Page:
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I was asked by a customer / partner company to send them the certificate for one our webservers and the corresponding root ca certificate in .pkcs or .pem format to install it in his Riverbed proxy for better performance.

The certificate is not self signed (GlobalSign), so besides the fact that he should be able to get the root CA certificate himself - is it correct to have it in pkcs or pem?

Wouldn't that enable him to install a webserver with our domain name and have a valid certificate?

Thanks

sted

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SSL acceleration with Riverbed needs the certificate and private key to be installed on the sever-side Steelhead appliance.

This allows the client side host to setup an SSL session, which will be intercepted by the server-side steelhead. This means the server-side steelhead needs the certificate and private key.

The server-side steelhead initiates an SSL session with the actual server, and keeps the client-side steelhead aware of the session key.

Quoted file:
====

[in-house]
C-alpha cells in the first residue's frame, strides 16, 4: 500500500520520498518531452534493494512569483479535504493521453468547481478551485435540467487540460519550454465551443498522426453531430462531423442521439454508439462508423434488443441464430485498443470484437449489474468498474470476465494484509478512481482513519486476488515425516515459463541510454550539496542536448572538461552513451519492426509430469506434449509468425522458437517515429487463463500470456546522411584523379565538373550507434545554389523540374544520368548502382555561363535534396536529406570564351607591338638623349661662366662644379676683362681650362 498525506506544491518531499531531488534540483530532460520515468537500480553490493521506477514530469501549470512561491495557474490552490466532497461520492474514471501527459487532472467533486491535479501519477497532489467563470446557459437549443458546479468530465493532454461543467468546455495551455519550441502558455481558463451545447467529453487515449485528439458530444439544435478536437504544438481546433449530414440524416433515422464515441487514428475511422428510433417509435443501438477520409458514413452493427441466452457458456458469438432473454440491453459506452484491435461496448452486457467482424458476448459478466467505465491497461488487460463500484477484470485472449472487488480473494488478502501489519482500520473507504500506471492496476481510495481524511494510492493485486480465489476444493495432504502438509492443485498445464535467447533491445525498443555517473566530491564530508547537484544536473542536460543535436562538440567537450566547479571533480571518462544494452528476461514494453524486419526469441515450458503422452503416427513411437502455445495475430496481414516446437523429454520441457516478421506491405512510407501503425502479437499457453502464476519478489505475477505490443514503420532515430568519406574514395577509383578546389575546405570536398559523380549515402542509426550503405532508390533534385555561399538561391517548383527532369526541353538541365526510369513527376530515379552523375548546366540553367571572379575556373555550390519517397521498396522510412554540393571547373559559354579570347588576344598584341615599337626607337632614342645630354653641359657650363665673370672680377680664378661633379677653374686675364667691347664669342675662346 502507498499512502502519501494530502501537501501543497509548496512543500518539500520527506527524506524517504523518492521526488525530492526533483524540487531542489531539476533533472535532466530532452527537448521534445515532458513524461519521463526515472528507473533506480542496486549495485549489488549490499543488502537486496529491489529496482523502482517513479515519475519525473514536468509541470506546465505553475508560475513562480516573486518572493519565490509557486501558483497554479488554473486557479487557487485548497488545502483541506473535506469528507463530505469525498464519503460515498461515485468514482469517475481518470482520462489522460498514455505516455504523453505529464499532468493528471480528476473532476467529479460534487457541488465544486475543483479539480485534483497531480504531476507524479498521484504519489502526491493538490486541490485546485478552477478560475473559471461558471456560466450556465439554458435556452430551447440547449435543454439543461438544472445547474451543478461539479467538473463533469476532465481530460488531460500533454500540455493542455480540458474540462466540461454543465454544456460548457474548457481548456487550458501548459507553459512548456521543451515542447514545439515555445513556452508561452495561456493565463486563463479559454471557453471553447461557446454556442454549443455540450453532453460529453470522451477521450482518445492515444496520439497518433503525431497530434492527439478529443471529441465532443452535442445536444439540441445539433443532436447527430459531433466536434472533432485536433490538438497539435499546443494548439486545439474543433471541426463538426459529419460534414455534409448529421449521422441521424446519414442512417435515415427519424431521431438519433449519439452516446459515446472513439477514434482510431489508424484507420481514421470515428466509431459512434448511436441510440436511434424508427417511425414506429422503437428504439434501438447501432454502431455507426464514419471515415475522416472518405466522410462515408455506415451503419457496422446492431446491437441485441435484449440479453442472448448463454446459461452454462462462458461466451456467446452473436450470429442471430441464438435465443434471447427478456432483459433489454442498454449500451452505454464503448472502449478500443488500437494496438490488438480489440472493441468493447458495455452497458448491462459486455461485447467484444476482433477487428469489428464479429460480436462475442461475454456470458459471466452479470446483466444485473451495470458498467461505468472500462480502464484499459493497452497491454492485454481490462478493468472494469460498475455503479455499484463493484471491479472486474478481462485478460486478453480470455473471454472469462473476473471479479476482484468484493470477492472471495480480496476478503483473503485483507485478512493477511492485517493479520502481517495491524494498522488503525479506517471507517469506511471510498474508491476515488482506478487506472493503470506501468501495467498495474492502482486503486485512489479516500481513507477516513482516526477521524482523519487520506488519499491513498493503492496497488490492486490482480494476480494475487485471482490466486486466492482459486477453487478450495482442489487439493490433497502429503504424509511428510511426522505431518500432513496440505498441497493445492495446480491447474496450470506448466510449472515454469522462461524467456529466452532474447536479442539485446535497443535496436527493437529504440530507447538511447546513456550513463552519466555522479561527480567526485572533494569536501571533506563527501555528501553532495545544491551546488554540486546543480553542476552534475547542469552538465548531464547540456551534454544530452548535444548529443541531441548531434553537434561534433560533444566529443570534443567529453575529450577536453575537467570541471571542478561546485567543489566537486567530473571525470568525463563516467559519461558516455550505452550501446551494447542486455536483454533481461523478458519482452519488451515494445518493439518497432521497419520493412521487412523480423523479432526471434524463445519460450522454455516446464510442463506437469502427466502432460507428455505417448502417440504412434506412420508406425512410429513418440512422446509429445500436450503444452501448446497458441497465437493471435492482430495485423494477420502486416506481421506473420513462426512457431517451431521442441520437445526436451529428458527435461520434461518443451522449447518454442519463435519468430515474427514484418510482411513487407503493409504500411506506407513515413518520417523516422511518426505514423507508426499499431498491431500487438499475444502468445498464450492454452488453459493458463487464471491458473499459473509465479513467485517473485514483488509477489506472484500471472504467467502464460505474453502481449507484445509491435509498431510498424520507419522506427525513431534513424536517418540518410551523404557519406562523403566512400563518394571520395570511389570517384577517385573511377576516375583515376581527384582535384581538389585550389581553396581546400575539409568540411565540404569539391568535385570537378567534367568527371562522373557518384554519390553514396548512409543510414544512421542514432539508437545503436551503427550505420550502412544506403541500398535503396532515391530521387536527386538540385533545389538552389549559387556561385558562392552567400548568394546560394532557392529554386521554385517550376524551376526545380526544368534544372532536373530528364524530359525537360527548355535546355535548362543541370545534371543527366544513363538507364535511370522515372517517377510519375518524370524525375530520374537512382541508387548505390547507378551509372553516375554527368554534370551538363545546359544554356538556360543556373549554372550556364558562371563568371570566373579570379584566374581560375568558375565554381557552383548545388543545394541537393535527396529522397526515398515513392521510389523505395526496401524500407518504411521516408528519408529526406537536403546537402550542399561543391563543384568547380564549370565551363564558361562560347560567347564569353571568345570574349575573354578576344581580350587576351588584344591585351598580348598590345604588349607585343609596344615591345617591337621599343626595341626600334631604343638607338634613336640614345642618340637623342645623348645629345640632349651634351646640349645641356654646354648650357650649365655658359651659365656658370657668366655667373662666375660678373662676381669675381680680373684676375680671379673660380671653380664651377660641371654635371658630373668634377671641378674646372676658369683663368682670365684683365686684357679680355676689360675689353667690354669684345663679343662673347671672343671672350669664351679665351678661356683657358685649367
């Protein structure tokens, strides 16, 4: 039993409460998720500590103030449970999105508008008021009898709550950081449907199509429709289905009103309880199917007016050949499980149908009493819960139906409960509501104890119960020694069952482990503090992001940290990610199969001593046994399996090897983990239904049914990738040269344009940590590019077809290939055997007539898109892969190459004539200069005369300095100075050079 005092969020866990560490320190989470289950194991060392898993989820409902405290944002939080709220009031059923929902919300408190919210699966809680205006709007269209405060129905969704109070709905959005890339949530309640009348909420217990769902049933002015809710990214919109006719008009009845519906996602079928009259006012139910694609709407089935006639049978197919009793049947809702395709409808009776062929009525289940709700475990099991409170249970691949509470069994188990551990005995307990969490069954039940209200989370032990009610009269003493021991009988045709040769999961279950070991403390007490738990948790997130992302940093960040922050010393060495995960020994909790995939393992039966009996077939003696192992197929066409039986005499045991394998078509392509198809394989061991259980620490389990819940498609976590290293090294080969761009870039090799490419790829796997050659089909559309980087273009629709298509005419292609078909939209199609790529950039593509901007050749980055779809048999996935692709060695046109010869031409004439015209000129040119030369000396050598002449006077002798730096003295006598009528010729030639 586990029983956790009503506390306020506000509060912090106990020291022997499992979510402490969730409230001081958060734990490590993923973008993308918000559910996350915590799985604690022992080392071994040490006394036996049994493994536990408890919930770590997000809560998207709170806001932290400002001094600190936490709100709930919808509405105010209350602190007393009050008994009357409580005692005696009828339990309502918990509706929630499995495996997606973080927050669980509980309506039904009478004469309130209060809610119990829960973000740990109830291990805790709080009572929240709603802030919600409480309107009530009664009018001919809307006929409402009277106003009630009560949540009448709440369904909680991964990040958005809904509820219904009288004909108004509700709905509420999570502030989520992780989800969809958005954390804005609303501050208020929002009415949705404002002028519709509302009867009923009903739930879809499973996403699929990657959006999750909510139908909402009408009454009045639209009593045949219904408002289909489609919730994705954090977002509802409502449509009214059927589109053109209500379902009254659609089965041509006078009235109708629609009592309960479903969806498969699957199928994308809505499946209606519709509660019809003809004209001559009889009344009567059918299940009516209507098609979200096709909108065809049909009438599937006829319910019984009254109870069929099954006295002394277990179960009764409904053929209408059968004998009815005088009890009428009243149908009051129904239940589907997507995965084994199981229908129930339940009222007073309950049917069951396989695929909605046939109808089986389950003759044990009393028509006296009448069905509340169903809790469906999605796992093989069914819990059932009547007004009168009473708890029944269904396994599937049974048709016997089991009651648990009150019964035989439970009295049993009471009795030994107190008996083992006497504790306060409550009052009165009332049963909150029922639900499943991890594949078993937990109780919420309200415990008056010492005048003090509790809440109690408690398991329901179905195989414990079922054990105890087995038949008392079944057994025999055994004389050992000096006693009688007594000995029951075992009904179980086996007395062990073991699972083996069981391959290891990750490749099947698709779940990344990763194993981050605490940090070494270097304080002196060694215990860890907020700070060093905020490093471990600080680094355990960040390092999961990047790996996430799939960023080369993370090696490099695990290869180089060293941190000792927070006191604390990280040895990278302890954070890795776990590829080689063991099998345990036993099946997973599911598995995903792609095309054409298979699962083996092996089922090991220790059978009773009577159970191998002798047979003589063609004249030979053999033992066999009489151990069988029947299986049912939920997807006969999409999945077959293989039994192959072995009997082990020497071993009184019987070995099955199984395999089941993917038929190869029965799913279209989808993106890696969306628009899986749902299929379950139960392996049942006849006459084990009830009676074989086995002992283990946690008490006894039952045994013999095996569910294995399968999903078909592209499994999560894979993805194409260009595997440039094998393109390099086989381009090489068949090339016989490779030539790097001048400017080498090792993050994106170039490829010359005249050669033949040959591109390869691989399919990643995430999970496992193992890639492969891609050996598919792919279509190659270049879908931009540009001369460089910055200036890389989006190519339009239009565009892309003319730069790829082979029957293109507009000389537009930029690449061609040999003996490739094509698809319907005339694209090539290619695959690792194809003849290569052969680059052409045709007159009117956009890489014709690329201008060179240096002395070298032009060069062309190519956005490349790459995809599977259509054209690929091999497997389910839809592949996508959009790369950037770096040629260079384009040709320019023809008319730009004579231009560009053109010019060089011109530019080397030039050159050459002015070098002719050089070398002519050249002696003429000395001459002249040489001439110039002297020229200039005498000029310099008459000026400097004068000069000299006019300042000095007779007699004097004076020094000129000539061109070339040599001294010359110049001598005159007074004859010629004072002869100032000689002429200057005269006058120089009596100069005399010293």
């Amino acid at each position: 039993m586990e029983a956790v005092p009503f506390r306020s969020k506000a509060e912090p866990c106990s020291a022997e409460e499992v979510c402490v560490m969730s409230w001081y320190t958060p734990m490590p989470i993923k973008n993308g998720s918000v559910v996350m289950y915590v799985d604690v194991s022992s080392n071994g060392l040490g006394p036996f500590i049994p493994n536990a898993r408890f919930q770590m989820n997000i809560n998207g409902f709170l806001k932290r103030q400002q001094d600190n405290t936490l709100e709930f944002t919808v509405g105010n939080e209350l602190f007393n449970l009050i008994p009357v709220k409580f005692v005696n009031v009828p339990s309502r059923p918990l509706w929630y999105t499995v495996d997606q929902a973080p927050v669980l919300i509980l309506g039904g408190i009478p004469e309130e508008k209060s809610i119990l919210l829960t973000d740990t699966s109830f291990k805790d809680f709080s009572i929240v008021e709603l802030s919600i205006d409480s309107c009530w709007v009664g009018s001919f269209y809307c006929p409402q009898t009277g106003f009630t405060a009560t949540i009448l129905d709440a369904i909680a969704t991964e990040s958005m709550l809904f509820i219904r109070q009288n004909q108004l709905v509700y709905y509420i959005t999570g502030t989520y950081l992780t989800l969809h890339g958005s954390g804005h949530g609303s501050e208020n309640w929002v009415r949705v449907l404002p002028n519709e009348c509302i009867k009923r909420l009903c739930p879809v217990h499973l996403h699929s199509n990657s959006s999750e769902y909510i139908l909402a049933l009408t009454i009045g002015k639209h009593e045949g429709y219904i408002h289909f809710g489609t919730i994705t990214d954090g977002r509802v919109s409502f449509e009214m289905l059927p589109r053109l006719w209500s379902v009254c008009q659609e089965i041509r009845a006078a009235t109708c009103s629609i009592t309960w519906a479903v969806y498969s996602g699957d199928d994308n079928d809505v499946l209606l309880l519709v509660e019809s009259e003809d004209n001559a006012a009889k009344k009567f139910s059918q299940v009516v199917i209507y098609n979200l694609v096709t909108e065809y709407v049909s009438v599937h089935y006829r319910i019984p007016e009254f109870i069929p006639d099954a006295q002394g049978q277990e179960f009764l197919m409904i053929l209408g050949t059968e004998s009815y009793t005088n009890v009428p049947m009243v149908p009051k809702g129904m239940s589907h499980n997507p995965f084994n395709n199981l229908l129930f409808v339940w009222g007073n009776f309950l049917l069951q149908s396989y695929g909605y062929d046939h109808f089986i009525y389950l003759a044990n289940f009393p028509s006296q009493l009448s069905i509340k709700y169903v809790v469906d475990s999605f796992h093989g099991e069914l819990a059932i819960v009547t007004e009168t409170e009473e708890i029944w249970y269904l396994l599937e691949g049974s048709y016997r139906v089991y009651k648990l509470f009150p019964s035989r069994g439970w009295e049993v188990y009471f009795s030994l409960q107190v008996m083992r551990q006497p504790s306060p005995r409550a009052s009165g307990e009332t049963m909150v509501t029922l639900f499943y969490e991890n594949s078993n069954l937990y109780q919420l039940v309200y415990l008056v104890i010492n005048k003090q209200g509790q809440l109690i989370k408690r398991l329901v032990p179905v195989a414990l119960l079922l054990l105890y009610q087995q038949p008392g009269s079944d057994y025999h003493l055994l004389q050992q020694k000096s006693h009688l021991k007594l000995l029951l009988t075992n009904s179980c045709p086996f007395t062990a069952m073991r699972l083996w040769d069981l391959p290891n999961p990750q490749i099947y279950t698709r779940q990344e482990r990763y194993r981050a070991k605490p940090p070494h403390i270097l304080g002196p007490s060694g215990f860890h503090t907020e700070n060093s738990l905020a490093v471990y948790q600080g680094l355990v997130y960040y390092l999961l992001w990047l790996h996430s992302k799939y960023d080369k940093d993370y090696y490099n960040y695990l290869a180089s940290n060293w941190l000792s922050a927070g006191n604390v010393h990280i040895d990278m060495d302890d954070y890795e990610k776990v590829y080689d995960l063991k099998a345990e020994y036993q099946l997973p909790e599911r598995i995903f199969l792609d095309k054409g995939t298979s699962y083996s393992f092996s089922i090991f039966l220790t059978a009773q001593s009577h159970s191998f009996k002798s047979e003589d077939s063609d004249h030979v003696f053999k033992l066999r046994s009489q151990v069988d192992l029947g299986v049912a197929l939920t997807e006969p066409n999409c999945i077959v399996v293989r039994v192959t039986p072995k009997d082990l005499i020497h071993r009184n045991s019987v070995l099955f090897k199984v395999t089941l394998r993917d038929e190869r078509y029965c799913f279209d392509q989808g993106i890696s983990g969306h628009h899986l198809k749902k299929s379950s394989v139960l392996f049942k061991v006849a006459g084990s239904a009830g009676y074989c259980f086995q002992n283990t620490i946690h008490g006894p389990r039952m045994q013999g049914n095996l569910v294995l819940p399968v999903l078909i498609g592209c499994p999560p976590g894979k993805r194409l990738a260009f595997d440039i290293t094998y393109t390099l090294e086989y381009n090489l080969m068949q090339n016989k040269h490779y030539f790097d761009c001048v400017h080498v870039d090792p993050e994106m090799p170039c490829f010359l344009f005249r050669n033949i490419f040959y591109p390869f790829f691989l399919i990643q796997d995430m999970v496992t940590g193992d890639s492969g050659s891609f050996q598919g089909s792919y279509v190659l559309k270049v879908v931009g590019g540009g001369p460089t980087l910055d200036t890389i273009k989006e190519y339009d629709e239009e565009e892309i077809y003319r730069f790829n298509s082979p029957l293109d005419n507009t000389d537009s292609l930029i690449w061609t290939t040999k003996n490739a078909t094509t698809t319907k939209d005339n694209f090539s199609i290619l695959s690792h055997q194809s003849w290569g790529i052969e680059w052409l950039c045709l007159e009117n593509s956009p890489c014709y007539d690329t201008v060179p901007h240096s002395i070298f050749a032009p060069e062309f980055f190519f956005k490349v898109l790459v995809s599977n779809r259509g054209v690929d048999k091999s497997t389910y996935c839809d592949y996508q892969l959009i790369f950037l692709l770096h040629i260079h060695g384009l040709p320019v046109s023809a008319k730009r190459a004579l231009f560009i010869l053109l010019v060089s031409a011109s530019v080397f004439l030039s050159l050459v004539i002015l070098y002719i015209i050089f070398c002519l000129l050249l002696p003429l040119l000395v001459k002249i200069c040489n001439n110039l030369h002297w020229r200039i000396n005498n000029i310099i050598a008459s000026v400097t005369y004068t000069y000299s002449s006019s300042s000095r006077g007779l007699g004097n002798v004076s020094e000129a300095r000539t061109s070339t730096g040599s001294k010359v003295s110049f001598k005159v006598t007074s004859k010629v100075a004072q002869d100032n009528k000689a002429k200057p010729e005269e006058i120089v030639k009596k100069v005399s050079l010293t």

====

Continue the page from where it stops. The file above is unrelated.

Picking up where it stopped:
The net effect is that the client’s SSL connection logically terminates at the server but physically terminates at the client-side Steelhead

Check the riverbed website for more details on SSL acceleration with Riverbed: http://media-cms.riverbed.com/documents/FeatureBrief-Riverbed-SSL.pdf.

  • So installing the certificate including private key would only make sense if I had riverbeds on both sides of the communication, right? That is not the case. Well, I will send him the .pem files exported through the browser as suggested by mulaz. Let's see hat happens... Thanks! – st3dster Jan 7 '14 at 7:04
  • Riverbed normally operate in pairs, but note that there is also a software version of client-side riverbed for mobile clients. – aseaudi Jan 7 '14 at 10:05
  • Yes, they actually have two and want to optimize traffic inside their WAN before it goes to us through the Internet. Thanks! – st3dster Jan 8 '14 at 11:20
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A certificate is a public key + owner data, signed by a certificate authority that somebody (OS, browser, organization,...) trusts that they have verified your identity.

If they wanted to spoof your server, they would also need your private key (which you must not give them - thus the "private" in the name).

You can export your certificate even from the browser (or they can do it).

Procedure for firefox (24 esr):

  • Click the "lock" symbol next to the url in the url bar, More information
  • A new window pops out, click "View certificate"
  • A new windows with certificate data pops out - click the "Details" tab, and export

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